My first responsibility in my new role was to investigate these issues, with support from staff who had worked on the EA Grants program in the past. I am grateful for the many hours current and former staff have spent helping me get up to speed and build a consolidated picture of the EA Grants program.
Below are what I view as the most important historical challenges with the EA Grants program:
1) Lack of consolidated records and communications
We did not maintain well-organized records of individuals applying for grants, grant applications under evaluation, and records of approved or rejected applications. We sometimes verbally promised grants without full documentation in our system. As a result, it was difficult for us to keep track of outstanding commitments, and of which individuals were waiting to hear back from CEA. This resulted in us spending much longer preparing for our independent audit than would have been ideal.
2) Lack of clarification about the role EA Grants played in the funding ecosystem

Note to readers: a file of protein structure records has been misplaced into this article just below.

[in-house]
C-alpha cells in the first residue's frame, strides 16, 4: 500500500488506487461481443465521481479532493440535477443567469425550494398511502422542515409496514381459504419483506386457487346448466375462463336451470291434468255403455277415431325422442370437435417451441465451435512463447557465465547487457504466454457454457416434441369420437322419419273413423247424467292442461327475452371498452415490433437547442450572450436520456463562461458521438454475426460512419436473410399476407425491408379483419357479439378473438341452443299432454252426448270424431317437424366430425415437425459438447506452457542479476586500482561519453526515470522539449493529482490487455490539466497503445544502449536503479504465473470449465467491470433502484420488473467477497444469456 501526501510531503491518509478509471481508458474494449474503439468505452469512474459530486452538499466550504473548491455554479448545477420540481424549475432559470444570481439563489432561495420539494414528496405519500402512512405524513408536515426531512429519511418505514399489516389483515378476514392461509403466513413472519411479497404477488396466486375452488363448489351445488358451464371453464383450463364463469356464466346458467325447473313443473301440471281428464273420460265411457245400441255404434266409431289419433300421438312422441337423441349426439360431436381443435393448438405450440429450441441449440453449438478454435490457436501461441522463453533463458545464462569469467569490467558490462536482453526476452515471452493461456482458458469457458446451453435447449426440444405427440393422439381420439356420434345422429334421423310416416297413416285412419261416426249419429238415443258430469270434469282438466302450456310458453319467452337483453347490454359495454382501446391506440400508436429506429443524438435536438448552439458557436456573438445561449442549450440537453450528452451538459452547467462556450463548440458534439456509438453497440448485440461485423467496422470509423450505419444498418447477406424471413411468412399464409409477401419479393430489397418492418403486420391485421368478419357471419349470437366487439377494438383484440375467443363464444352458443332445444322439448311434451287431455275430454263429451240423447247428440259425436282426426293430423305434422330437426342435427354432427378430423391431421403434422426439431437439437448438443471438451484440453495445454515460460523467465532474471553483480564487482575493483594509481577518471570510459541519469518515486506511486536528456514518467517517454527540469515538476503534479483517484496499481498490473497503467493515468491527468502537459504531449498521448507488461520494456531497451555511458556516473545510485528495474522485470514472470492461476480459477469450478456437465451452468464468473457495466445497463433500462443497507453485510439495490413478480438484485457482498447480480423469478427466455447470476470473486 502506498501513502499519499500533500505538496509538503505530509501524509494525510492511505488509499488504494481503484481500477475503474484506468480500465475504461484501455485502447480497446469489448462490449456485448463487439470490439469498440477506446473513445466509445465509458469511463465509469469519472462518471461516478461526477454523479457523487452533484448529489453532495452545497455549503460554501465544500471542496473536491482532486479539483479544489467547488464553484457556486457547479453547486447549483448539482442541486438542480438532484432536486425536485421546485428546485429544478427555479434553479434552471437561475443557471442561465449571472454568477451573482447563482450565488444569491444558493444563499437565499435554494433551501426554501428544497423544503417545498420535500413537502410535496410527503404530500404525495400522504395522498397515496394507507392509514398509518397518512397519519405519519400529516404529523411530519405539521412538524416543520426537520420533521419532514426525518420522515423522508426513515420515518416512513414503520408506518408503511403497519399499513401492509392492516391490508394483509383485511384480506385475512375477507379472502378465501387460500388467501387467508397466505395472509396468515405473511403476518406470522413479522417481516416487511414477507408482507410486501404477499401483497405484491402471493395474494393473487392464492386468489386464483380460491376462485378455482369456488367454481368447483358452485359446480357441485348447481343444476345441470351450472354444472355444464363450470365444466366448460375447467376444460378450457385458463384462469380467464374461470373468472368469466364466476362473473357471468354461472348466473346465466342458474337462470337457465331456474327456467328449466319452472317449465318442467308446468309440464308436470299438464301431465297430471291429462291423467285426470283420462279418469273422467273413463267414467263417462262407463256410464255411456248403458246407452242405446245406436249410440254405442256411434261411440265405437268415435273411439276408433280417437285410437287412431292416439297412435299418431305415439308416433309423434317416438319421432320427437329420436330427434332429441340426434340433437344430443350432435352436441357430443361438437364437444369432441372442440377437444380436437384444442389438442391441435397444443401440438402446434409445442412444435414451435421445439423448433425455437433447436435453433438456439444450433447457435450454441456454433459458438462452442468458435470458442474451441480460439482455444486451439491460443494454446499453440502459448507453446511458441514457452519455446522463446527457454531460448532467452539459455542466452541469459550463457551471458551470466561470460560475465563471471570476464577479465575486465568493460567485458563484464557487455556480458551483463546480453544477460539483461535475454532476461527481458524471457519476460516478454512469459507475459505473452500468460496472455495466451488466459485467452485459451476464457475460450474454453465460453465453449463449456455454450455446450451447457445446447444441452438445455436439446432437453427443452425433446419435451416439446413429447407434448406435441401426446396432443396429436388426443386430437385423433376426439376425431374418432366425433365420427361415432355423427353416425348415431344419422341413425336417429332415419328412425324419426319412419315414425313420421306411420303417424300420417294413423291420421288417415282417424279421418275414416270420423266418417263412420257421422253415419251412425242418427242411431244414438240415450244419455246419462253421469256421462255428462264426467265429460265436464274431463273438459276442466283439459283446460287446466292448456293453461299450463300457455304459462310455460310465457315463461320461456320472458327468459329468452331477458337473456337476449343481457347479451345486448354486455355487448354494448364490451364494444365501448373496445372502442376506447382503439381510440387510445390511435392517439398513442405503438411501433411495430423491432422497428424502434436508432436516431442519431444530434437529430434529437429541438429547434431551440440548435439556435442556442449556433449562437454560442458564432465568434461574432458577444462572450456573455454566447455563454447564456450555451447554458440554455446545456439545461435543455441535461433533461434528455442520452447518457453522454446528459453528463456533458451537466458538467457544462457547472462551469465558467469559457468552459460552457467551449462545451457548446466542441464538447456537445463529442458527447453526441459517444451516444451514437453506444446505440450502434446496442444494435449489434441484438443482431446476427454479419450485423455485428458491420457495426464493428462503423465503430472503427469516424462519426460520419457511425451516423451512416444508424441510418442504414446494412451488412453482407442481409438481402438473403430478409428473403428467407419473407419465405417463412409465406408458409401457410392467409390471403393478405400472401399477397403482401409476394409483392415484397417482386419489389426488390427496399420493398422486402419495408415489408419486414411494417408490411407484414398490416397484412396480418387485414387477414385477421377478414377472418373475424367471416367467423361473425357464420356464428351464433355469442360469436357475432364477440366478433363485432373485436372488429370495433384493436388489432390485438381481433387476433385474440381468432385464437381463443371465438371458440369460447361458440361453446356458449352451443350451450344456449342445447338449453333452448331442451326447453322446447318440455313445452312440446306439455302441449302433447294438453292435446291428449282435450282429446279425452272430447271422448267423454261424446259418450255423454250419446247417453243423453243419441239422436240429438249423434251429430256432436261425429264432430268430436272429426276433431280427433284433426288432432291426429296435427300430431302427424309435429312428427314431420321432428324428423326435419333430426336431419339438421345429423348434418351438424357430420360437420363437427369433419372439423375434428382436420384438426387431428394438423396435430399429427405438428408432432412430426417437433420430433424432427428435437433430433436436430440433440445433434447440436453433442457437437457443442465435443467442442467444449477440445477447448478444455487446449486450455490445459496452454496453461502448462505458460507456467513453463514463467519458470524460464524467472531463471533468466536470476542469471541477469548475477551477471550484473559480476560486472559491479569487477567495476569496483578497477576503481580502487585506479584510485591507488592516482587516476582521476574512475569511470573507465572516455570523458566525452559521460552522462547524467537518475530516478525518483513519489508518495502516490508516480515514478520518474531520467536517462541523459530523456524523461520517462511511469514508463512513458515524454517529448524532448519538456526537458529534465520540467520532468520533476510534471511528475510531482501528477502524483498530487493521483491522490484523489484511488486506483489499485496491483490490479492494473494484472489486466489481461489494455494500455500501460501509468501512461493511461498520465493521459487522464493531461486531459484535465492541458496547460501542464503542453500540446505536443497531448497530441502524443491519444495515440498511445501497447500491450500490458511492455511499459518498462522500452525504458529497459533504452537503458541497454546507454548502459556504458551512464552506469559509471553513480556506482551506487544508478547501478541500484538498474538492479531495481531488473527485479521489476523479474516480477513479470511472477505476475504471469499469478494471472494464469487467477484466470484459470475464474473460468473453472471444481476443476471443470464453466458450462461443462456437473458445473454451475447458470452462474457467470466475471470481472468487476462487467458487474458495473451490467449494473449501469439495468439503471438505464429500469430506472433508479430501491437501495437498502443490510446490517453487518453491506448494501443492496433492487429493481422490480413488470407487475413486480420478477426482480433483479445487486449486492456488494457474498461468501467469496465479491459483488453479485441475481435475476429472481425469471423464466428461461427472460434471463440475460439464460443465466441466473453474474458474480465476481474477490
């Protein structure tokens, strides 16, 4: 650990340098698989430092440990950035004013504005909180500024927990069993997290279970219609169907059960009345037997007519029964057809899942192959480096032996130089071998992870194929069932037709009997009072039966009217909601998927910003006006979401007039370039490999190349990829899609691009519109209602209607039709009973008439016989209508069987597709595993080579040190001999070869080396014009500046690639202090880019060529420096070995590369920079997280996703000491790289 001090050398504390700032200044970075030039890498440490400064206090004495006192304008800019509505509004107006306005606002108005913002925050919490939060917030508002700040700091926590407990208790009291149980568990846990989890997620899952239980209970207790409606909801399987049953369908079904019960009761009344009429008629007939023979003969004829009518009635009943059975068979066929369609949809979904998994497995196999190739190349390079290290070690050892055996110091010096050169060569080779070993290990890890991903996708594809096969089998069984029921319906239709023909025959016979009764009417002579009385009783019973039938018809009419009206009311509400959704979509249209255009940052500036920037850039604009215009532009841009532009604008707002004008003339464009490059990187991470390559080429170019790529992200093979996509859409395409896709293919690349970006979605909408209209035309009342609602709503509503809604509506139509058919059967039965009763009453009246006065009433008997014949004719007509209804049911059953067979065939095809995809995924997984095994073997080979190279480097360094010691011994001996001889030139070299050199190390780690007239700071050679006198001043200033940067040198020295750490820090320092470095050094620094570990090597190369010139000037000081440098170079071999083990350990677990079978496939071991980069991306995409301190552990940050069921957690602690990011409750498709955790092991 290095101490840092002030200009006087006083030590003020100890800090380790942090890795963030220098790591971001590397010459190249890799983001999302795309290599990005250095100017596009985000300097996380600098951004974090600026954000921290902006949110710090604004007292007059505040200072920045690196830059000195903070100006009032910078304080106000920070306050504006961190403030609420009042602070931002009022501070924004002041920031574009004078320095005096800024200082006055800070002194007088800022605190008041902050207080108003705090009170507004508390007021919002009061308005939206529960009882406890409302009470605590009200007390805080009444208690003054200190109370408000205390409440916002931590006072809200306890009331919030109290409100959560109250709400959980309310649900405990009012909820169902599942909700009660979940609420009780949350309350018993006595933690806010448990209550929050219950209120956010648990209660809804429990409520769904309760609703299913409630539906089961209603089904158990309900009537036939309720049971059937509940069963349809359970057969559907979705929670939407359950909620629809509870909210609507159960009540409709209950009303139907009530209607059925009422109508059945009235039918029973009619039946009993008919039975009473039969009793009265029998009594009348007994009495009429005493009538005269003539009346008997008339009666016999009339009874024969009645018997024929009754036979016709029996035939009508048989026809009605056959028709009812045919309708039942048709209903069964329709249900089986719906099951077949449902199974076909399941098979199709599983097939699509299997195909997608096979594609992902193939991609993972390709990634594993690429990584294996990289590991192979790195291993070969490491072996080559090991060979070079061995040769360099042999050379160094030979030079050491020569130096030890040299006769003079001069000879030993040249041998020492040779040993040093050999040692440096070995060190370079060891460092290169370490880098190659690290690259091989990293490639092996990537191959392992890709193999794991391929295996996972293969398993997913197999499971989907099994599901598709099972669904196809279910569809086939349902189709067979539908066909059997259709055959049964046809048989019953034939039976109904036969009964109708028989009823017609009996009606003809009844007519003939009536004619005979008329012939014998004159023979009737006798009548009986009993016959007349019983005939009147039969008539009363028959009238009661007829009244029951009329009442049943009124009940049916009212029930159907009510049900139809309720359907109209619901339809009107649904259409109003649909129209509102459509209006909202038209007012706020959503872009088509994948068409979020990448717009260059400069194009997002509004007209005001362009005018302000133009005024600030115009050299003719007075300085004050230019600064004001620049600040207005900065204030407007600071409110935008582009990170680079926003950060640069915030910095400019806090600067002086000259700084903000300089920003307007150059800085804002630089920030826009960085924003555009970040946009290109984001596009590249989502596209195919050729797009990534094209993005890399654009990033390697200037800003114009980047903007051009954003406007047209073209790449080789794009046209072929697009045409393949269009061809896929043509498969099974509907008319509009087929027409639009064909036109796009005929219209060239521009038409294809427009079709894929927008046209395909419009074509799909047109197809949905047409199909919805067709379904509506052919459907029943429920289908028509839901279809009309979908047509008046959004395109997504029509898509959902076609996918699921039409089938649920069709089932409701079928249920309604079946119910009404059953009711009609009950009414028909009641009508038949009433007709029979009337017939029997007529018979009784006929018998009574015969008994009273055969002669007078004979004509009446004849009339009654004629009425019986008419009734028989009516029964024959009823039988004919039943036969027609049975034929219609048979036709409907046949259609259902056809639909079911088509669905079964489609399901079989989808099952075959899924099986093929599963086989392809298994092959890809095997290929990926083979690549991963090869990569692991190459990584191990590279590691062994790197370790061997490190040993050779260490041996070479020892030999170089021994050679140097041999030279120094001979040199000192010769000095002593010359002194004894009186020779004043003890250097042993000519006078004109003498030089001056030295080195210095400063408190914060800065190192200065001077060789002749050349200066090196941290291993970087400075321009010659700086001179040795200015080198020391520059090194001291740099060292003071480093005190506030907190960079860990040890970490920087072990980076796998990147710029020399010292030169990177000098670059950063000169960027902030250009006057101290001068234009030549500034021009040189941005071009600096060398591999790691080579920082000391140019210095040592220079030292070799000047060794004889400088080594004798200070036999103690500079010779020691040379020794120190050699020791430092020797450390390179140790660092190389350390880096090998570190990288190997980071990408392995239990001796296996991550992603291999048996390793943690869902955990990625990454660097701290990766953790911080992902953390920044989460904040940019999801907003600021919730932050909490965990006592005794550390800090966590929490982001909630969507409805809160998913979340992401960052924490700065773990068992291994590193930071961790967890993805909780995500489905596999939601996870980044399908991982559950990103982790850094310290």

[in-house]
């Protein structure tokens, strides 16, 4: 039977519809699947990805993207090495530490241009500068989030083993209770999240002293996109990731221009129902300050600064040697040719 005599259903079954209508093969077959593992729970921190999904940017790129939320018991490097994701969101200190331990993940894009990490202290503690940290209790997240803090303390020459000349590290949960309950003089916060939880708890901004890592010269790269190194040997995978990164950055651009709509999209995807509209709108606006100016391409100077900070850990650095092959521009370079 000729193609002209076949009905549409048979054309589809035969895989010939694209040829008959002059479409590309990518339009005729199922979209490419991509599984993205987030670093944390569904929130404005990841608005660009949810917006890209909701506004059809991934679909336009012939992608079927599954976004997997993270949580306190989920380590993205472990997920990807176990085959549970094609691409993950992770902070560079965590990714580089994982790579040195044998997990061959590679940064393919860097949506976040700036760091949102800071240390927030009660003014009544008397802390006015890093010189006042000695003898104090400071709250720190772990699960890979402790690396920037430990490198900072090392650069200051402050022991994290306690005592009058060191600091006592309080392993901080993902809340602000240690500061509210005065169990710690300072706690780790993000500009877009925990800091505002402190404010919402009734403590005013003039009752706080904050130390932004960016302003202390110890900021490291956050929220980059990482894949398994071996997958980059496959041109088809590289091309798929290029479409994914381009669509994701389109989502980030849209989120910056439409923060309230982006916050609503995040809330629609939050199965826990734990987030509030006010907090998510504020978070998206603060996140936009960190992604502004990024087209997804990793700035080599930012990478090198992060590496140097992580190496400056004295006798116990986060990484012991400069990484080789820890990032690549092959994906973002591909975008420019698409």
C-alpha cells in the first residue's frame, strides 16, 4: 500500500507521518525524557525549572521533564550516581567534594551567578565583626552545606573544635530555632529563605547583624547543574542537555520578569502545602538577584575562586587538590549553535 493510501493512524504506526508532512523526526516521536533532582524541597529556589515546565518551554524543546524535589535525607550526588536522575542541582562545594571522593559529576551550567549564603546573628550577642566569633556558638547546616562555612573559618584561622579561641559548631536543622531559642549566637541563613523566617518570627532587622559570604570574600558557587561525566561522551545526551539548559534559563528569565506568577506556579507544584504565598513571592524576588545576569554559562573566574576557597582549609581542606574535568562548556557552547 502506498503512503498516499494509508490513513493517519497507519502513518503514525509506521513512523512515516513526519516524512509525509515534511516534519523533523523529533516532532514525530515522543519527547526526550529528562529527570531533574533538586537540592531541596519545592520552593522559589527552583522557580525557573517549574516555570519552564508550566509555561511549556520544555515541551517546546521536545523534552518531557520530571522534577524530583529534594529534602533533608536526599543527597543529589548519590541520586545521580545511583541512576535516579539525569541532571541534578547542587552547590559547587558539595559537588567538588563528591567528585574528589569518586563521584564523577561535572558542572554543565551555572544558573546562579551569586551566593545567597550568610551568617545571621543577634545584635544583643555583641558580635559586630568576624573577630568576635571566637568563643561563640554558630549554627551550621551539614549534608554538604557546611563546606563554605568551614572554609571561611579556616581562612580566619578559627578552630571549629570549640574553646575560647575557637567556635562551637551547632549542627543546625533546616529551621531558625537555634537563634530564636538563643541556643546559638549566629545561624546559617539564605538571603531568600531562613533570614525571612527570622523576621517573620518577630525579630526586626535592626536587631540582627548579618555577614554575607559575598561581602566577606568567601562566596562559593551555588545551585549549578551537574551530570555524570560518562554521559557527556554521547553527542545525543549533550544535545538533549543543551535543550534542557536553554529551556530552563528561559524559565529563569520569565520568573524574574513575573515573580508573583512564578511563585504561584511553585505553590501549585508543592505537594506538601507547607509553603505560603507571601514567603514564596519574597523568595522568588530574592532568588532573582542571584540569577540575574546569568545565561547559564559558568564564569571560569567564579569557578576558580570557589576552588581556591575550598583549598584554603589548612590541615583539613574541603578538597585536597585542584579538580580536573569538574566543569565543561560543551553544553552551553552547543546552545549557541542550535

While we gave information about the types of projects EA Grants would consider funding, we didn’t explicitly discuss how we saw EA Grants complementing other sources in the EA funding ecosystem (e.g. EA Funds and BERI). As a result, individuals applied who were not a good fit for EA Grants, and there was confusion about where people should apply for grants (e.g., EA Grants versus EA Funds).
3) Significant delays in payment
A lack of appropriate operational infrastructure and processes resulted in some grant payments taking longer than expected. This lack of grantmaking operational systems, combined with the lack of consolidated records, led to delays of around a year between an individual being promised a grant and receiving their payment in at least one case. We are aware of cases where this contributed to difficult financial or career situations for recipients. CEA is now in a place where we are able to disburse EA Grants with correct bank information routinely within a month, sometimes quicker, putting us solidly within the norm of the grant making industry.
4) Lack of post-grant assessment
Historically, EA Grants did not conduct consistent evaluation of grant performance. Since joining, I have developed a consistent process for evaluating grants upon completion and a process for periodically monitoring progress on grants. CEA is planning further improvements to this process next year.
5) Lack of transparency
Apart from this post, we didn’t share much information with the community about these operational and strategic issues. We provided public updates about the EA Grants program about once a year, but we likely should have done so more often.